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Spittoons They'd be considered very unhygienic today, but in their day spittoons were actually a step up in public health. Used as a receptacle for spit generated by chewing tobacco, in the late 19th century spittoons became a common sight in pubs, brothels, saloons, hotels, stores, banks, railway carriages, and other places where people--especially adult men--gathered. Although brass was the most common material for spitoons, other materials ranged from basic functional iron to crafted cut glass and fine porcelain. At higher-class hotels, spittoons were often elaborately decorated. Spittoons were flat-bottomed, often weighted to minimize tipping over, and commonly had an interior lip to make spilling less likely even if they did tip over. Occasionally they'd have lids. Some had holes with an accompanying plug, to aid in draining and cleaning. Use of spittoons was considered an advance of public manners and health, intended to replace previously common habit of spitting on floors, streets, and sidewalks. Many jurisdictions passed laws against spitting in public--other than into a spittoon. Boy Scout troops organized campaigns to paint "Do not Spit on the Sidewalk" notices on city sidewalks. In 1909, Cincinnati scout troops allied with members of the Anti-Tuberculosis League painted thousands of such messages in a single night. A punny mass-produced sign common in saloons read: 'If you expect to rate as a gentleman, do not expectorate on the floor.' Spittoons were also useful for people suffering from tuberculosis who would cough up phlegm. Public spittoons would sometimes contain a solution of an antiseptic such as carbolic acid with the aim of limiting transmission of disease. With the start of the 20th century, medical doctors urged tuberculosis sufferers to use personal pocket spittoons instead of public ones; these were jars with tight lids which people could carry. After the deadly 1918 flu epidemic, both hygiene and etiquette advocates began to disparage public use of the spittoon, and use began to decline. Chewing gum replaced tobacco as the favorite chew of the younger generation. Cigarettes were considered more hygienic than spit-inducing chewing tobacco. While it was still not unusual to see spittoons in some public places as late as the 1930s, vast numbers of old brass spittoons met their ends when they were melted down during the scrap metal drives of the Second World War.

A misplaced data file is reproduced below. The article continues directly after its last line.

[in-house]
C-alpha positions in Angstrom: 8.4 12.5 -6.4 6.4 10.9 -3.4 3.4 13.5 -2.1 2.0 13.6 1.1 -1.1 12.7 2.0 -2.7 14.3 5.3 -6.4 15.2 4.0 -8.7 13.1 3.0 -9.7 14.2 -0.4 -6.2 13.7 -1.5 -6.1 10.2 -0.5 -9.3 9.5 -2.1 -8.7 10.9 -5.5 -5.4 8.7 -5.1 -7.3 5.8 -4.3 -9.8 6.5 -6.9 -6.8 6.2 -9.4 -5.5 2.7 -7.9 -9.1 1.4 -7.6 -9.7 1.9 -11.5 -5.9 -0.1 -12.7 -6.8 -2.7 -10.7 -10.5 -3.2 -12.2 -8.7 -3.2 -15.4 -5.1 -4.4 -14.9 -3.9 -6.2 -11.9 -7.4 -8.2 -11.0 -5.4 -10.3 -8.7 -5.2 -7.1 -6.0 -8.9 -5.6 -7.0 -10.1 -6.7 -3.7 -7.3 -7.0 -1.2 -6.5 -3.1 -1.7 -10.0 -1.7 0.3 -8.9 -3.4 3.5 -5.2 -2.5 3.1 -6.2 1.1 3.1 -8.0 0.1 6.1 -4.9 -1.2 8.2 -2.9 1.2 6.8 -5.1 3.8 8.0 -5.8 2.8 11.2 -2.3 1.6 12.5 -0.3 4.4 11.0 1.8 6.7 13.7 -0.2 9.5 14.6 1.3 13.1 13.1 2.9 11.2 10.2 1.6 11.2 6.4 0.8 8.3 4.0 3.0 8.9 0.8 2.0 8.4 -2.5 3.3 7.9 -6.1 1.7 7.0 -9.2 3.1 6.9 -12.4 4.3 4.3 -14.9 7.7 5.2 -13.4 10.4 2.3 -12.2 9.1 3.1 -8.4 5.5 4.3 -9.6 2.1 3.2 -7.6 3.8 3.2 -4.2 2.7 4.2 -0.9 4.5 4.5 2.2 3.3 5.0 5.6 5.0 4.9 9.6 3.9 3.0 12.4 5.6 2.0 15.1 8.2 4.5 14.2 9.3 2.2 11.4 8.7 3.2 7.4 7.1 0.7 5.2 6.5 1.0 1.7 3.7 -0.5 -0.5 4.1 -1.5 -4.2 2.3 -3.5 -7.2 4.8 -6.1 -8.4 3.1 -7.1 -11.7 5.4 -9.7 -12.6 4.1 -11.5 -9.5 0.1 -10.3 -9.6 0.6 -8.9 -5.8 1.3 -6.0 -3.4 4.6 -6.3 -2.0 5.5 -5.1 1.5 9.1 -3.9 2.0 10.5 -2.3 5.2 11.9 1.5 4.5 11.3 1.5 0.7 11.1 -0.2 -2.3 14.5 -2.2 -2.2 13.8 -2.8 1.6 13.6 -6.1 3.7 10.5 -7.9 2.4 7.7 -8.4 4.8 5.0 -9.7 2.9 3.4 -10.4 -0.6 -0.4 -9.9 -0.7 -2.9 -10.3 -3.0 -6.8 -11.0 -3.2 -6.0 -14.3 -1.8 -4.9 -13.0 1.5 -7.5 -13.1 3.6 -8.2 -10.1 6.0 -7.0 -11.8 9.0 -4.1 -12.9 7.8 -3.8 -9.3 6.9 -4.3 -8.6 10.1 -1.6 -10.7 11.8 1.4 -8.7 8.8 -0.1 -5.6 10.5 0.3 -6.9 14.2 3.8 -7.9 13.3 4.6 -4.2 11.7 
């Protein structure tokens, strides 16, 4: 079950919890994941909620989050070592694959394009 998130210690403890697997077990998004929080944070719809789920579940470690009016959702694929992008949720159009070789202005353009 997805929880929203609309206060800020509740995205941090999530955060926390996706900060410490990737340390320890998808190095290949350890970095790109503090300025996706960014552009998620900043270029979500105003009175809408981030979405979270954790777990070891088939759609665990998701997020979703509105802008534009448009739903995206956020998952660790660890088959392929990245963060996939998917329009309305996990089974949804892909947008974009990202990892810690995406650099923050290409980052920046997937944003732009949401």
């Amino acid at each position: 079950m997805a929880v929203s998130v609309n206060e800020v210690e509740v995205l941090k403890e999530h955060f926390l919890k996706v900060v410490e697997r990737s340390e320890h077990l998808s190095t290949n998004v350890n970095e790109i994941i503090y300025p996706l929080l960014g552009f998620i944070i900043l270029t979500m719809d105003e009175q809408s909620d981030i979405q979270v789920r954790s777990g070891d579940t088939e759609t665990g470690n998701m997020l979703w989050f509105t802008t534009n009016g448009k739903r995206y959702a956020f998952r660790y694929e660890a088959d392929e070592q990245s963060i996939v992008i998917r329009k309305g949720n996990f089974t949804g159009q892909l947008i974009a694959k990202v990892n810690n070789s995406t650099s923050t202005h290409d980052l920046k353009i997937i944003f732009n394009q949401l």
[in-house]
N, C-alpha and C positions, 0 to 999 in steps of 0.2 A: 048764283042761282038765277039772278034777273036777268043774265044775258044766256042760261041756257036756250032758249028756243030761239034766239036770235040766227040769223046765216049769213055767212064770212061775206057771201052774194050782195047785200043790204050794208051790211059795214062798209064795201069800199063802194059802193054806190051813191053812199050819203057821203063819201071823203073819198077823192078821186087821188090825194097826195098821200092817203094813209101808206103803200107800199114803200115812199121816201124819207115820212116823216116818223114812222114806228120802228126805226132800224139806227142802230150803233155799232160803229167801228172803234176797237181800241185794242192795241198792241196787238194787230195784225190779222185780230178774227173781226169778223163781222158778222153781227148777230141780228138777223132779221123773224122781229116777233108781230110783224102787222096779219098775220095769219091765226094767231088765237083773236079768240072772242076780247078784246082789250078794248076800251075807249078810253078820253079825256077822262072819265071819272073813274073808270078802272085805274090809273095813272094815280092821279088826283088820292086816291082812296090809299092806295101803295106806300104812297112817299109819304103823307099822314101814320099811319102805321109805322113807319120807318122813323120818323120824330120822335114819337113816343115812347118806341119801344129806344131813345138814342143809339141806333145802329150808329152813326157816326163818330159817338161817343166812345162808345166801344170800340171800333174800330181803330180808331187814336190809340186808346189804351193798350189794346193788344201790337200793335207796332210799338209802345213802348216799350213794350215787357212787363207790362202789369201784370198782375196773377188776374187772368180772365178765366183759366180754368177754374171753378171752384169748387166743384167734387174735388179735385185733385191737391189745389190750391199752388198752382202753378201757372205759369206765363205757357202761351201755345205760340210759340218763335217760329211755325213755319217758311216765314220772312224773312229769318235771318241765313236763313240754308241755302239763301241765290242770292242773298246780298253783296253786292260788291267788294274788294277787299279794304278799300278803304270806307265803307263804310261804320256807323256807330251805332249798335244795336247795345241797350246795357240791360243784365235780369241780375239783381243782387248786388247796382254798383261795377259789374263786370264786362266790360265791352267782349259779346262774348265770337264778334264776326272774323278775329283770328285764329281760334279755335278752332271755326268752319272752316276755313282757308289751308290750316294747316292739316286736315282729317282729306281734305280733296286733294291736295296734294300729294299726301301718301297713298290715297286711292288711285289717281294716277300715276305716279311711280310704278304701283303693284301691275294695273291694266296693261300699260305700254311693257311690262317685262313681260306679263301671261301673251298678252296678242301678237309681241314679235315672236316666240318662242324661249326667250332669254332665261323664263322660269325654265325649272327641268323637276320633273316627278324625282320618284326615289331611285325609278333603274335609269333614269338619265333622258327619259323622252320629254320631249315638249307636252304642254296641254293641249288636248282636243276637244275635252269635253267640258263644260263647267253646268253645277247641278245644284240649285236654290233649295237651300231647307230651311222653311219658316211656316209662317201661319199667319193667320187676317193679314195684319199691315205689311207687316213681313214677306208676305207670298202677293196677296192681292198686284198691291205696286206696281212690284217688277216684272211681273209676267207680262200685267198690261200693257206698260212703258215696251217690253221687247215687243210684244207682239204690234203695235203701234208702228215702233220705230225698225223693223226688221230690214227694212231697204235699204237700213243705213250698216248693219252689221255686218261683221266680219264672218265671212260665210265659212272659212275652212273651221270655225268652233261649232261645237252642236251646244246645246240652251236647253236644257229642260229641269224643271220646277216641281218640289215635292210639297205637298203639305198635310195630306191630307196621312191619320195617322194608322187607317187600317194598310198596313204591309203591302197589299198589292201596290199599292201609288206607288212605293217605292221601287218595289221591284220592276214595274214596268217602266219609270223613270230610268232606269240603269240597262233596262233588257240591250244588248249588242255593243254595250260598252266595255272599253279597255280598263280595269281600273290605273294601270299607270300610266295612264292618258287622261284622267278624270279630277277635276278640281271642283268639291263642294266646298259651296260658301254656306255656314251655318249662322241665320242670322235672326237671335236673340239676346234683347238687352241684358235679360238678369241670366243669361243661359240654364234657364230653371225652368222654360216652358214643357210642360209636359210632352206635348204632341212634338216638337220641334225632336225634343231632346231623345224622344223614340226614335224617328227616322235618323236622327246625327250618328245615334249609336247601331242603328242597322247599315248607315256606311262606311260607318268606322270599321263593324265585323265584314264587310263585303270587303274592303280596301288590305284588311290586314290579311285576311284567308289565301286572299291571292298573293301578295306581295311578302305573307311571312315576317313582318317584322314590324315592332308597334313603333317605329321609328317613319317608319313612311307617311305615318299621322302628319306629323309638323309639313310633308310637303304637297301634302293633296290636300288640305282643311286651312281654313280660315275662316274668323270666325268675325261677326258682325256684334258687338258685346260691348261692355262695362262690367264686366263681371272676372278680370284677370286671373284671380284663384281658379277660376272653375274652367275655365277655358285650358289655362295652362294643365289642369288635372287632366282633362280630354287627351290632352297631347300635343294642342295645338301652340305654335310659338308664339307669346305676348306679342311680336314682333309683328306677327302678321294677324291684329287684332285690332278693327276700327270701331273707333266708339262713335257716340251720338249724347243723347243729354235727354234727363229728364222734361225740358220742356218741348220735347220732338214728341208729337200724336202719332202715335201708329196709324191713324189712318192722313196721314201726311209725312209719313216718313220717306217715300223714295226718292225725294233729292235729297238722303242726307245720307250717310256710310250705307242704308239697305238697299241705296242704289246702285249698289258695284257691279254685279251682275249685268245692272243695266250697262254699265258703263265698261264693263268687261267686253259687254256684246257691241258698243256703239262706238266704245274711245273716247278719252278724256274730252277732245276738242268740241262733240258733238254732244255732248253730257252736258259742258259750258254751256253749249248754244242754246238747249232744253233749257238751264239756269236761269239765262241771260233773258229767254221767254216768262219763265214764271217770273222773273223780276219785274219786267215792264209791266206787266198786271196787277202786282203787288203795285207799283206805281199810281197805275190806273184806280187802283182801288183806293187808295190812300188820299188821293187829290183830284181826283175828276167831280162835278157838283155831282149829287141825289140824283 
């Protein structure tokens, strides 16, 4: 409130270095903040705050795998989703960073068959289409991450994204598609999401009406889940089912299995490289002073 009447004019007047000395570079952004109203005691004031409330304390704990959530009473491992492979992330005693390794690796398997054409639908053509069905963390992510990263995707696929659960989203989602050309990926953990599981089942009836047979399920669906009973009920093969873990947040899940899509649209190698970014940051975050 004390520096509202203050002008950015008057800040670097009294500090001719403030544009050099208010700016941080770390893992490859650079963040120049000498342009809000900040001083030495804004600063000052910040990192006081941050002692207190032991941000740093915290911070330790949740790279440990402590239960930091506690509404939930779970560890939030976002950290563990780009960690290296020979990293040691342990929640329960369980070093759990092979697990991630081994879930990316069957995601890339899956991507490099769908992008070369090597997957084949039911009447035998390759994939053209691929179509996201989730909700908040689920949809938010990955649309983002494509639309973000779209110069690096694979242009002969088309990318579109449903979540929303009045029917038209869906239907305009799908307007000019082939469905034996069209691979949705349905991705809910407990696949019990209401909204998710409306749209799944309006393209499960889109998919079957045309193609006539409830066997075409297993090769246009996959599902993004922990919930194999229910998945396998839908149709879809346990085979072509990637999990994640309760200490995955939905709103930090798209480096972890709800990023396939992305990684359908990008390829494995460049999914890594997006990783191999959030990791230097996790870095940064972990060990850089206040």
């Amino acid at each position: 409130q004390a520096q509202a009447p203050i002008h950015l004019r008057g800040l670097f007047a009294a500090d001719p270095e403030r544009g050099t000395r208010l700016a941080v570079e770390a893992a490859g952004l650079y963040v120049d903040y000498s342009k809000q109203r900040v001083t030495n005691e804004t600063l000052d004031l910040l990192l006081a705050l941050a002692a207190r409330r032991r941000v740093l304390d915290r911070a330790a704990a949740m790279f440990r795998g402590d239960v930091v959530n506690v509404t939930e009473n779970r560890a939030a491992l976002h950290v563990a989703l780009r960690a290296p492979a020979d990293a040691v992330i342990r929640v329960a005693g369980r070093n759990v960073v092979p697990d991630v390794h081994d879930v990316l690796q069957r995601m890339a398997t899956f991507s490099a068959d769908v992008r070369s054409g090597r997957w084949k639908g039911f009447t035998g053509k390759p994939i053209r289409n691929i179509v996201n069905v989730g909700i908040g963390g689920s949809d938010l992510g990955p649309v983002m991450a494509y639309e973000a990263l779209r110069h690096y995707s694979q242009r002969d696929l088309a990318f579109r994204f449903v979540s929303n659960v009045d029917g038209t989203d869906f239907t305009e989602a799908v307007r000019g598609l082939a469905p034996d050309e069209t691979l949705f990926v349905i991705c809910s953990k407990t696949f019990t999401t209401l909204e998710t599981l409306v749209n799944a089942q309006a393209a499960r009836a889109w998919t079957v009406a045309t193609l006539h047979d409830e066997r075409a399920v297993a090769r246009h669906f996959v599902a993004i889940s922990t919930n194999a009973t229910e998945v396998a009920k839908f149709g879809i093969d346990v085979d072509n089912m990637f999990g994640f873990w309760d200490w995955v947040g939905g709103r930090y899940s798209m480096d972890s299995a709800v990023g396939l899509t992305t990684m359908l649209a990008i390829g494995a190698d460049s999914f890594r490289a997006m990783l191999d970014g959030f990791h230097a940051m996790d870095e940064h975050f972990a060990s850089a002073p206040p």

Tags: spittoons  hygiene  tobacco 
Added: 17th July 2012
Views: 4113
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Posted By: Lava1964
Karsten Braasch vs Williams Sisters One 'battle of the sexes' sports event that has curiously not gotten much attention was the impromptu beatdown that an obscure male German professional tennis player named Karsten Braasch handed to both Serena and Venus Williams during the 1998 Australian Open. At that event, the Williams sisters confidently walked into the Australian ATP office and boldly announced that either one of them could beat a top-200 male player. The 30-year-old Braasch, who had been ranked 38th in the world at his peak in 1994 but had dropped to 203rd by 1998, accepted the sisters' crazy challenge. On January 26, 1998, with no advance publicity, the three of them went to a distant practice court to play a couple of sets. There were no officials and no TV cameras present--and only a smattering of spectators who happened to wander near the court by chance. Serena, then 16, was blasted 6-1 by Braasch. Venus, a year older than her sister, fared only slightly better, losing 6-2. Braasch gleefully rubbed in his dominance by smoking cigarettes and drinking beers during the changeovers. Serena, who would win the women's title at the U.S. Open later that year, was humbled by the shellacking. "It was extremely hard," she told reporters who descended upon the challenge match. "I didn't know it would be that hard. I hit shots that would have been winners on the WTA Tour, and he got to them easily." When Braasch was asked if either of the Williams sisters could beat a top male player, he opined, "Against anyone in the top 500, no chance--because I was playing like [number] 600 today."
Tags: tennis  Karsten  Braasch  Williams  sisters   
Added: 12th September 2012
Views: 40813
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Posted By: Lava1964
The Treat That Is Really A Trick Tags: Smoking  Trick  or  Treat  Dorthoy  Lamour  Chesterfield  Cigarettes